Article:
Reviews written by registered user
|2 reviews in total|
For me the pilot was something of a mix between the graphic violence of
300(it even includes somewhat similar battle sequences), the sex of
300, the idea of Gladiator and a bit of Rome. I almost stopped watching
it and I'm glad I didn't do it. People would see the first episode and
dismiss it as "gore and sex" time-wasting perversity. And they would be
mistaken. The plot, filled with at first glance one-dimensional
characters, is so varied, so deep, full of plot twists and
unpredictable outcomes that you may find yourself glued to the
screen.The sex is still there, the sexy images as well(muscular men and
beautiful women), but the characters have gained so much depth and
perspective, that you can't say someone is just white or black(with two
exceptions). There are so many shades of gray in between, that most of
the times even if you want to hate a character for plotting against the
protagonist, you find yourself siding with him on another level. The
protagonist is not a saint, the "bad guys" show they can love and
cherish, and you see the other side of mighty Rome, the one not shown
in "Rome". This show, even after the less than spectacular pilot, can
be and for the moment is great and it's not the gore or sex that make
In 300, Rome and even Gladiator, to which Spartacus: Blood and Sand is usually compared, the main characters are free men and women, people who act on their generally free will(yes, even in Gladiator). This show is different. Spartacus: Blood and Sand displays the Roman world through the eyes of the downtrodden, the helpless and the people without rights - the enslaved, THE underdogs, who eventually tried to defy the might of Rome, who lost and lost in an epic and tragic way and in their fall still achieved greatness and immortality. Among the nudity, spilling blood and duel sequences, Spartacus: Blood and Sand shows the viewer why freedom is such a cherished thing, what happens when we lose it and why people throughout time have risen to regain it and died pursuing it or defending it.
Some people mock the characters for being "one-dimensional" and demand more complexity. Others have voiced their contempt of the less than accurate representation of "the complex social system of Rome". Spartacus: Blood and Sand does not seek to represent the social system. For the people at the bottom of the ladder it was irrelevant whether Sulla was killing senators or Pompeus was gaining power. As for the one-dimensional characters, let me pound the obvious and say this - when you have to kill a friend at the command of your master, or be killed as well, there's no possibility for inner struggle or soul searching. You can't really disobey your master when humiliation, rape, torture and death lie just a whim away.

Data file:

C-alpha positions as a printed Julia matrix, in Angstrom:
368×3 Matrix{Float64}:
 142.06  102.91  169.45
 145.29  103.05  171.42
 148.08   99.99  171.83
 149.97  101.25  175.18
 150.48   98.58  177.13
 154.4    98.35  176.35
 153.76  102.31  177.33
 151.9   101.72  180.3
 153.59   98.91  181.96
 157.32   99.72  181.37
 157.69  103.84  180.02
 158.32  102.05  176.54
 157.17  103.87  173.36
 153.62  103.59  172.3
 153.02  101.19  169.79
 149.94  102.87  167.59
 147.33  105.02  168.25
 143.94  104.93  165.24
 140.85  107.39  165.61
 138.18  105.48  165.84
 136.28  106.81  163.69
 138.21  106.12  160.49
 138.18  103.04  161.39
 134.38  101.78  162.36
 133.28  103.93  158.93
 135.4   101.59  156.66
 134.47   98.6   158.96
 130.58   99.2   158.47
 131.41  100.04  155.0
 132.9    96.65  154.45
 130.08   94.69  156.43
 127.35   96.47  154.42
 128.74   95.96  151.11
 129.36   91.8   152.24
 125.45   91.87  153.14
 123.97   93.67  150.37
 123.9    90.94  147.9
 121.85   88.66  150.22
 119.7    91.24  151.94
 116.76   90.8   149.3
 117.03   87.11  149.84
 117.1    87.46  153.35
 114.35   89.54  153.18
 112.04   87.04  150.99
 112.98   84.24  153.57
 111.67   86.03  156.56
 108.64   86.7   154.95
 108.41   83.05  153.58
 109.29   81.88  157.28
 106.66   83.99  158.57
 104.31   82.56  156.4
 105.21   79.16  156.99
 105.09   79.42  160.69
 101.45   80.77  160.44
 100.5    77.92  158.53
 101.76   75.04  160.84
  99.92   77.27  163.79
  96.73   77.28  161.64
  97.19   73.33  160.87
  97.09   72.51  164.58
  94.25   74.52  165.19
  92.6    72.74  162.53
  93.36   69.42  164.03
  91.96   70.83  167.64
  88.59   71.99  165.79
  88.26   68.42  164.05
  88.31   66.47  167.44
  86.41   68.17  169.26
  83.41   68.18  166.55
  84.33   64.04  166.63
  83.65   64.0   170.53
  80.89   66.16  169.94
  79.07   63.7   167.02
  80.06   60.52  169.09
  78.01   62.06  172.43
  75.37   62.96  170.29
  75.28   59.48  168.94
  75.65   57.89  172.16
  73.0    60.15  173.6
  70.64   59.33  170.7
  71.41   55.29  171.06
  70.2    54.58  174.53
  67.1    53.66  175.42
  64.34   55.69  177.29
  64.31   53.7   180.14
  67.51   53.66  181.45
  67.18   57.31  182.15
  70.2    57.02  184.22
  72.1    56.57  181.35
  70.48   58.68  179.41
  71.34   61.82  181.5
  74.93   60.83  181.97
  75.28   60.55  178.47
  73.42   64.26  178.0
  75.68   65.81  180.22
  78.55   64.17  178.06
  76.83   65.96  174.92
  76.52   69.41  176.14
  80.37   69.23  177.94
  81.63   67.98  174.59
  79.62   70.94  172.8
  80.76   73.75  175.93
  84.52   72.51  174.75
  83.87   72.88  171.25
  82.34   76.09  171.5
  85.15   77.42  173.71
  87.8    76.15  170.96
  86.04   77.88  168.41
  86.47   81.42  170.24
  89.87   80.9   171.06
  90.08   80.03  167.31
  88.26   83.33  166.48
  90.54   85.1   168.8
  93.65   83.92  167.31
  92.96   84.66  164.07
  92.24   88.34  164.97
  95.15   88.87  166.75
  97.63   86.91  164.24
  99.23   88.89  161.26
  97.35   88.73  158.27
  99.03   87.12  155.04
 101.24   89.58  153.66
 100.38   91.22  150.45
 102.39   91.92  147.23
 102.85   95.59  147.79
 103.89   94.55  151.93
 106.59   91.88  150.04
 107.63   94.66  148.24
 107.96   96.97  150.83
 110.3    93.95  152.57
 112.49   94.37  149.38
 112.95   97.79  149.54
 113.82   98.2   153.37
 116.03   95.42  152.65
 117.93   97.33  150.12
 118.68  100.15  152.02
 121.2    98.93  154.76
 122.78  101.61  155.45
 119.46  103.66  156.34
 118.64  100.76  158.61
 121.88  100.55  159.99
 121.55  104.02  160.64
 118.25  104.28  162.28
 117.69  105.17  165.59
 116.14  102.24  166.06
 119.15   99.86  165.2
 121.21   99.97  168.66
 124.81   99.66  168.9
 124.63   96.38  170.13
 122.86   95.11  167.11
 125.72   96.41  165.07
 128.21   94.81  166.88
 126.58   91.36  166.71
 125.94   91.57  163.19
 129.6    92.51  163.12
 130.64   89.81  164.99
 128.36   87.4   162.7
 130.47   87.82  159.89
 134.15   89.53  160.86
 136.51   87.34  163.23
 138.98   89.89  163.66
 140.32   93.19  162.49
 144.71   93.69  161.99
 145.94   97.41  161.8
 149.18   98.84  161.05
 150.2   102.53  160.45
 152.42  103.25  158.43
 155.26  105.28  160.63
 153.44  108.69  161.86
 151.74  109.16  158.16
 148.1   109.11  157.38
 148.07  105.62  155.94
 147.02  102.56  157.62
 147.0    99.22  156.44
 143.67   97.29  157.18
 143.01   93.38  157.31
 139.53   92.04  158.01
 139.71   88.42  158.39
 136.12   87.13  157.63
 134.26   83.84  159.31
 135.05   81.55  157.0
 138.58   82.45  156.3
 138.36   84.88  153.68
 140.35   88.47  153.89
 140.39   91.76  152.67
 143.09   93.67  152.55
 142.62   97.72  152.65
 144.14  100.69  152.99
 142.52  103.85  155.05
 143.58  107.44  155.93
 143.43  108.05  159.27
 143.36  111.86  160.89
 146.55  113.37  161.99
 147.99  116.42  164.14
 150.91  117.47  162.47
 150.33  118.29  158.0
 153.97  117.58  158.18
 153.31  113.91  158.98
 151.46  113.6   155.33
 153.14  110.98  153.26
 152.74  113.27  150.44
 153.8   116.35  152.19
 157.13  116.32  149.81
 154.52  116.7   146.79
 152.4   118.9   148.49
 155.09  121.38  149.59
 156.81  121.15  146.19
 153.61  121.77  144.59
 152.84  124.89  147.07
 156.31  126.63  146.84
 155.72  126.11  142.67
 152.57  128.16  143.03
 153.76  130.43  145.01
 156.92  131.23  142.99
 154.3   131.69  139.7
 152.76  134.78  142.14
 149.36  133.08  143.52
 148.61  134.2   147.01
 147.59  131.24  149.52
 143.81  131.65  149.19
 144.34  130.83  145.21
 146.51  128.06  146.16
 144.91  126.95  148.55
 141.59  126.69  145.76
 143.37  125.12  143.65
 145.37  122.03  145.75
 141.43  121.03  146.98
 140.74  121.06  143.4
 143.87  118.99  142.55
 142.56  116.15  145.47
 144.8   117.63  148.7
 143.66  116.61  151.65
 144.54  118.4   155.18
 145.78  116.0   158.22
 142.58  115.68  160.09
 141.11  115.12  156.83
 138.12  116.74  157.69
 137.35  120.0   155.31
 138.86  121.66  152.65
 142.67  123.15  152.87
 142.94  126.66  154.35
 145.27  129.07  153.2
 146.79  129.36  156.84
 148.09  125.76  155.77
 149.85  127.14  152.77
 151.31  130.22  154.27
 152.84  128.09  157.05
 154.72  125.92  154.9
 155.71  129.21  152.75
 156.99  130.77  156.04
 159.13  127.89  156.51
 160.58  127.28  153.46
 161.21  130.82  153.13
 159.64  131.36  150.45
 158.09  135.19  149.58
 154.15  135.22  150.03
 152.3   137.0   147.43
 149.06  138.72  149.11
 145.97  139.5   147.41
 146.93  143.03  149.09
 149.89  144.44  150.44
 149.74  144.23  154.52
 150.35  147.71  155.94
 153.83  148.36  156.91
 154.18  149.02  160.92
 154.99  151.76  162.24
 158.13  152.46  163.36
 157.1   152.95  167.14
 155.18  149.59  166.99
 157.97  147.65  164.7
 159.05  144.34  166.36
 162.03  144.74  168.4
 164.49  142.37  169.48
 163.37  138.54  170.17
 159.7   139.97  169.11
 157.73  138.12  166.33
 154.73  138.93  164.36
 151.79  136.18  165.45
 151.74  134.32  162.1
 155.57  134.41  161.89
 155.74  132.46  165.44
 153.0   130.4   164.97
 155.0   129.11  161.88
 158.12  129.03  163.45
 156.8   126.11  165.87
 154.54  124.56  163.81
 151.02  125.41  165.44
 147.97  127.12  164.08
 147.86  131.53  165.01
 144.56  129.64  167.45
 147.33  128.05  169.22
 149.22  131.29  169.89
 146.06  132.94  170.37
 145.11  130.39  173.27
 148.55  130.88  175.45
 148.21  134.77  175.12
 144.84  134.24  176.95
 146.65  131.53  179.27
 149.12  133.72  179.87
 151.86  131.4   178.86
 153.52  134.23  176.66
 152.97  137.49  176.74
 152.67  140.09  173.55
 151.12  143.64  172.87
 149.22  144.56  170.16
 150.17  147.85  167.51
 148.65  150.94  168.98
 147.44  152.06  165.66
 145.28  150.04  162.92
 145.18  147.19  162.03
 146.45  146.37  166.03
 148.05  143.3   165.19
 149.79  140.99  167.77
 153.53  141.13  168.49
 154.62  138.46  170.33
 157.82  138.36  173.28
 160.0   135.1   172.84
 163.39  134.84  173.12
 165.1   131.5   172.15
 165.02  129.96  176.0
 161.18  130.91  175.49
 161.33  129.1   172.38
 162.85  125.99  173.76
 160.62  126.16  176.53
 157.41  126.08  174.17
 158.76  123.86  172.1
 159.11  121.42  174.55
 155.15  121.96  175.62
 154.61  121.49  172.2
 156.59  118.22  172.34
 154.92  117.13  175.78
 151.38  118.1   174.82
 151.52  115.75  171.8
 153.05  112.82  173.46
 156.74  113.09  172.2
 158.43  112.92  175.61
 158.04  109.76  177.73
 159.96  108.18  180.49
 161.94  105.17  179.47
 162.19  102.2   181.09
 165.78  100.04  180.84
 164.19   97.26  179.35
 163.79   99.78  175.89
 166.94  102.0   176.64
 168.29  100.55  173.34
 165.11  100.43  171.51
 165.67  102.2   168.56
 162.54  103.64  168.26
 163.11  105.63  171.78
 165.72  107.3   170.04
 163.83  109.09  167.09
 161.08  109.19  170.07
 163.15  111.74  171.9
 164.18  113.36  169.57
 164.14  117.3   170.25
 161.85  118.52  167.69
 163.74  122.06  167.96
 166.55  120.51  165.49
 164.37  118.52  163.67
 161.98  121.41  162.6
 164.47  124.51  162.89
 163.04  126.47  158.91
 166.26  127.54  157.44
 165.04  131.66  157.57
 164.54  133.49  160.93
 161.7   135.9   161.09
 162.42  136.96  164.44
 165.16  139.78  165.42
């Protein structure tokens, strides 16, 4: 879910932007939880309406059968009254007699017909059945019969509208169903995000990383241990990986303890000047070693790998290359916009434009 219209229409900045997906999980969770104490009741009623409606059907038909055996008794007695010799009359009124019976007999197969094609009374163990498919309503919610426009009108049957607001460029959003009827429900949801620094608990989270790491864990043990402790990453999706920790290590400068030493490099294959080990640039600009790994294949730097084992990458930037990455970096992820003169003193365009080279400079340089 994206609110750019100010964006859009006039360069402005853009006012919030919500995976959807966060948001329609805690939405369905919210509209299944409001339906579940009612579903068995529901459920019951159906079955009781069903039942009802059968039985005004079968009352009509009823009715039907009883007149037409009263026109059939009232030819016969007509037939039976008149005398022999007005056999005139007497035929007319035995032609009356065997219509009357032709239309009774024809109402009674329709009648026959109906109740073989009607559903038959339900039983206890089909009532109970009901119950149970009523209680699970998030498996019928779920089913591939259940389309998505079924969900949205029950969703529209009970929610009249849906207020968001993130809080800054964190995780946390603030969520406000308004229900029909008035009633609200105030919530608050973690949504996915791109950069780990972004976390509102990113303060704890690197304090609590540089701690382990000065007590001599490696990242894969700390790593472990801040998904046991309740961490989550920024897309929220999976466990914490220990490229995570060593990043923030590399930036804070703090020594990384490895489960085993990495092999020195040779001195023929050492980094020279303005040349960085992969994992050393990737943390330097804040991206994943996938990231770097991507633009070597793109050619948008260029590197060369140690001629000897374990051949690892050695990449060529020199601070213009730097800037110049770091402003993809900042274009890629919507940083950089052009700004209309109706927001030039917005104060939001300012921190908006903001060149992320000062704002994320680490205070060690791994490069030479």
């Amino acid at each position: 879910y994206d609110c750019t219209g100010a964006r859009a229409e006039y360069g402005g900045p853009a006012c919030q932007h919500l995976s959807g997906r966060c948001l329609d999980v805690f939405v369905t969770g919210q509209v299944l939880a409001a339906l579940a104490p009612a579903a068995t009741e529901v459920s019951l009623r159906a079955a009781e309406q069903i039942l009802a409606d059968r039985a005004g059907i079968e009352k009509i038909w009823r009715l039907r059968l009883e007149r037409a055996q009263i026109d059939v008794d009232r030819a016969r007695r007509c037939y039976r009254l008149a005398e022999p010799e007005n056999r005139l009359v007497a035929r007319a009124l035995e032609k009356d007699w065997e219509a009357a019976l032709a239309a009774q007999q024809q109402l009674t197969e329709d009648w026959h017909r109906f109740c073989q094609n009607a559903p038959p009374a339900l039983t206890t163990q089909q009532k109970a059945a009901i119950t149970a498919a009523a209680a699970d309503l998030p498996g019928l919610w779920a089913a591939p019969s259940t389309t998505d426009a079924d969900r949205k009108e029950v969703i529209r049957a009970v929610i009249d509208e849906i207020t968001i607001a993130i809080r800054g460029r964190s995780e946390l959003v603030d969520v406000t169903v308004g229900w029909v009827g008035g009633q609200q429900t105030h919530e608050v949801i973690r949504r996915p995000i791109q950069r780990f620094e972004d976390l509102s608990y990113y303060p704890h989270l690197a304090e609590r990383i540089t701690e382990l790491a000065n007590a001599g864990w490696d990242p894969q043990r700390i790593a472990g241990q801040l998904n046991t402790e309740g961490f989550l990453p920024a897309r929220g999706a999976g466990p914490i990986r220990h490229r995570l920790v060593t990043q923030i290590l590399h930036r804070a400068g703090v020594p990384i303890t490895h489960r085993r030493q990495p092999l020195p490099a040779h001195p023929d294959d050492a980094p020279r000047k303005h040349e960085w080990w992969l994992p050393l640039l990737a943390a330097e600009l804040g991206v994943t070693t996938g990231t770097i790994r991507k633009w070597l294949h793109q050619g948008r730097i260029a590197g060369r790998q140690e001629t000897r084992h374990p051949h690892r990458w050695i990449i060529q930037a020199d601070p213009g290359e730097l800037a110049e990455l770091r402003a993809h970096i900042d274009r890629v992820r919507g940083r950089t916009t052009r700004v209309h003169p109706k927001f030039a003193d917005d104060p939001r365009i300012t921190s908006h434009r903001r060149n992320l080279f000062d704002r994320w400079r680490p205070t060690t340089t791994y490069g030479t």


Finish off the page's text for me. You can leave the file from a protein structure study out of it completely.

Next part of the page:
It's early to say definitely whether Spartacus: Blood and Sand will be a great TV show. It certainly is for now and gets better and better. Unless the creators manage to screw up gigantically, which they have avoided so far, this child of Starz can become epic.
*** This review may contain spoilers ***
That's my first comment, so you're allowed to show some mercy. I first
saw the movie, then read the books. Also, I tend to watch a movie with
a "clean slate" and afterwards take away points for the stuff that I
didn't like. So, Twilight. (here there be spoilers) It's a movie based
on a 500+ page book. A book about a clumsy teenage girl that falls in
love with a 106-year-old, 17 years-of-age, vampire. A book told from
the girl's point of view. But the vampires of Twilight are different
than the ones of the Blade/Queen of the damned/Interview with vampire
franchise. They don't die from sunlight, don't have longer canine teeth
like a rottweiler, are impervious to silver, garlic, wooden stakes and
holy water. And they also can love. Take away the fancy vampire stuff
and you have a story about love. Passionate, chaste, overwhelming,
restrained, irreversible, binding, unconditional and irrevocable love.
Love so strong as to turn a small cold, rainy and foggy town in a
garden of Eden, where a lion and a lamb can love each other. Acting was
very good for my layman's eyes. Robert Pattinson was great as the dead
gorgeous Edward Cullen with his inner conflict between his thirst and
his love for the fragile Isabella "Bella" Swan, played by Kristen
Stewart. Maybe a bit more subtlety on his part would have made this
film even better. The rest of the cast are very well picked, with the
smallest personal reservation on the part of Keelan Lutz(You'd expect
Emmet Cullen to be much more muscular and bear-like); a bull's eye for
picking Ashley Greene as tiny elf-like Alice Cullen. Directing - I
liked the combining of characters, the interpretation of the book,
while still staying true to it. The music was great, the visual effects
not extreme. The makeup is mildly irritating initially, but afterwards
you forget about it, once you're immersed in the story.
As for those who complain about the lack of character, please remember: It's always difficult to adapt a book with a 1st person narration, rich in thoughts and feelings, to a movie seen from third person. Other than that, the movie can grab you, especially if you are allowed to actually see it without being disturbed by hormone-frenzied teenager girls gasping and sighing every time the young handsome males from the cast enter the screen.
And a few words for those other reviewers whining about something they did not understand. Baseball - vampires play it during thunderstorms, because it's the only time the noise of the game cannot reach the ears of the unsuspecting humans. James bites Bella's arm right where the veins are located(and sucking of the blood is easy)
Conclusion - Don't try to compare the book to the movie. Keep your prejudices at pole's length and turn deaf years to the throngs of girls and young women and you can feel the magic and the love of the Twilight.